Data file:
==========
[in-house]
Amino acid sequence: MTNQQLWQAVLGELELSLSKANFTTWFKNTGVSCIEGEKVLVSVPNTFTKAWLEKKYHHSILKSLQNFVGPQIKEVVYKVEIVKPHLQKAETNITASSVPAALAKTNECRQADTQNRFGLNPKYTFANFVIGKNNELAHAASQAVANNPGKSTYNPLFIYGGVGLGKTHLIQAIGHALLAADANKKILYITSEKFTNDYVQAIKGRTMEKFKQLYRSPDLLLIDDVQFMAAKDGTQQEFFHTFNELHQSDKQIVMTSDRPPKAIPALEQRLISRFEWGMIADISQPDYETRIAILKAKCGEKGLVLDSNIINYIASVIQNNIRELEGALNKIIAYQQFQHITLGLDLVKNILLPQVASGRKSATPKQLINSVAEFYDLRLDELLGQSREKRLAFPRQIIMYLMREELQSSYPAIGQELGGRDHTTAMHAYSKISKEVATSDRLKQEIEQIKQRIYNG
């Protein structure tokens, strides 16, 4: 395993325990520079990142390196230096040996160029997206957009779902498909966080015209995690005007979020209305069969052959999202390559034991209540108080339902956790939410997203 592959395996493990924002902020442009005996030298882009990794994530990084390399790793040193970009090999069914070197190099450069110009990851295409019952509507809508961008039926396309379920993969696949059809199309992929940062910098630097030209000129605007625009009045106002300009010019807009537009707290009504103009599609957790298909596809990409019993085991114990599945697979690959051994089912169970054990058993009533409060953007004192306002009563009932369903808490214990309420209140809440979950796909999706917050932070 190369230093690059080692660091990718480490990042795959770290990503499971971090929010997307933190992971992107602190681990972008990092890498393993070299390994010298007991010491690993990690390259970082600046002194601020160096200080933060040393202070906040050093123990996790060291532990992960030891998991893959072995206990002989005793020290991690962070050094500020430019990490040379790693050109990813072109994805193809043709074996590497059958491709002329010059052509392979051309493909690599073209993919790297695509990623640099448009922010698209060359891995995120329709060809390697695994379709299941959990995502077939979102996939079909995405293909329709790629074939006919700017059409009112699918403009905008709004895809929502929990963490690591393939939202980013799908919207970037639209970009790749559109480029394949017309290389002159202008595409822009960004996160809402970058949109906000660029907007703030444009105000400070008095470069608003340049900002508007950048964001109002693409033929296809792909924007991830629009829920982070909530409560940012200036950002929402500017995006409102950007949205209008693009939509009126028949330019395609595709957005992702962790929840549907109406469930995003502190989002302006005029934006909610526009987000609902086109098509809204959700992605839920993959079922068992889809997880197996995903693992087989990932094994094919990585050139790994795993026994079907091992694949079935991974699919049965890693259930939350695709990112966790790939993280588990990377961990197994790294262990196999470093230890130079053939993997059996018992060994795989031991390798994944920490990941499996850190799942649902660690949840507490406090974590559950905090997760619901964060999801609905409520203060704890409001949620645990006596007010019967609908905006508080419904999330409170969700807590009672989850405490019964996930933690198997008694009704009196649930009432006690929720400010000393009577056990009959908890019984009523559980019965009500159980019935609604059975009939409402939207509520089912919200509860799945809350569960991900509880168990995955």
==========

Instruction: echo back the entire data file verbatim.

[in-house]
Amino acid sequence: MTNQQLWQAVLGELELSLSKANFTTWFKNTGVSCIEGEKVLVSVPNTFTKAWLEKKYHHSILKSLQNFVGPQIKEVVYKVEIVKPHLQKAETNITASSVPAALAKTNECRQADTQNRFGLNPKYTFANFVIGKNNELAHAASQAVANNPGKSTYNPLFIYGGVGLGKTHLIQAIGHALLAADANKKILYITSEKFTNDYVQAIKGRTMEKFKQLYRSPDLLLIDDVQFMAAKDGTQQEFFHTFNELHQSDKQIVMTSDRPPKAIPALEQRLISRFEWGMIADISQPDYETRIAILKAKCGEKGLVLDSNIINYIASVIQNNIRELEGALNKIIAYQQFQHITLGLDLVKNILLPQVASGRKSATPKQLINSVAEFYDLRLDELLGQSREKRLAFPRQIIMYLMREELQSSYPAIGQELGGRDHTTAMHAYSKISKEVATSDRLKQEIEQIKQRIYNG
């Protein structure tokens, strides 16, 4: 395993325990520079990142390196230096040996160029997206957009779902498909966080015209995690005007979020209305069969052959999202390559034991209540108080339902956790939410997203 592959395996493990924002902020442009005996030298882009990794994530990084390399790793040193970009090999069914070197190099450069110009990851295409019952509507809508961008039926396309379920993969696949059809199309992929940062910098630097030209000129605007625009009045106002300009010019807009537009707290009504103009599609957790298909596809990409019993085991114990599945697979690959051994089912169970054990058993009533409060953007004192306002009563009932369903808490214990309420209140809440979950796909999706917050932070 190369230093690059080692660091990718480490990042795959770290990503499971971090929010997307933190992971992107602190681990972008990092890498393993070299390994010298007991010491690993990690390259970082600046002194601020160096200080933060040393202070906040050093123990996790060291532990992960030891998991893959072995206990002989005793020290991690962070050094500020430019990490040379790693050109990813072109994805193809043709074996590497059958491709002329010059052509392979051309493909690599073209993919790297695509990623640099448009922010698209060359891995995120329709060809390697695994379709299941959990995502077939979102996939079909995405293909329709790629074939006919700017059409009112699918403009905008709004895809929502929990963490690591393939939202980013799908919207970037639209970009790749559109480029394949017309290389002159202008595409822009960004996160809402970058949109906000660029907007703030444009105000400070008095470069608003340049900002508007950048964001109002693409033929296809792909924007991830629009829920982070909530409560940012200036950002929402500017995006409102950007949205209008693009939509009126028949330019395609595709957005992702962790929840549907109406469930995003502190989002302006005029934006909610526009987000609902086109098509809204959700992605839920993959079922068992889809997880197996995903693992087989990932094994094919990585050139790994795993026994079907091992694949079935991974699919049965890693259930939350695709990112966790790939993280588990990377961990197994790294262990196999470093230890130079053939993997059996018992060994795989031991390798994944920490990941499996850190799942649902660690949840507490406090974590559950905090997760619901964060999801609905409520203060704890409001949620645990006596007010019967609908905006508080419904999330409170969700807590009672989850405490019964996930933690198997008694009704009196649930009432006690929720400010000393009577056990009959908890019984009523559980019965009500159980019935609604059975009939409402939207509520089912919200509860799945809350569960991900509880168990995955």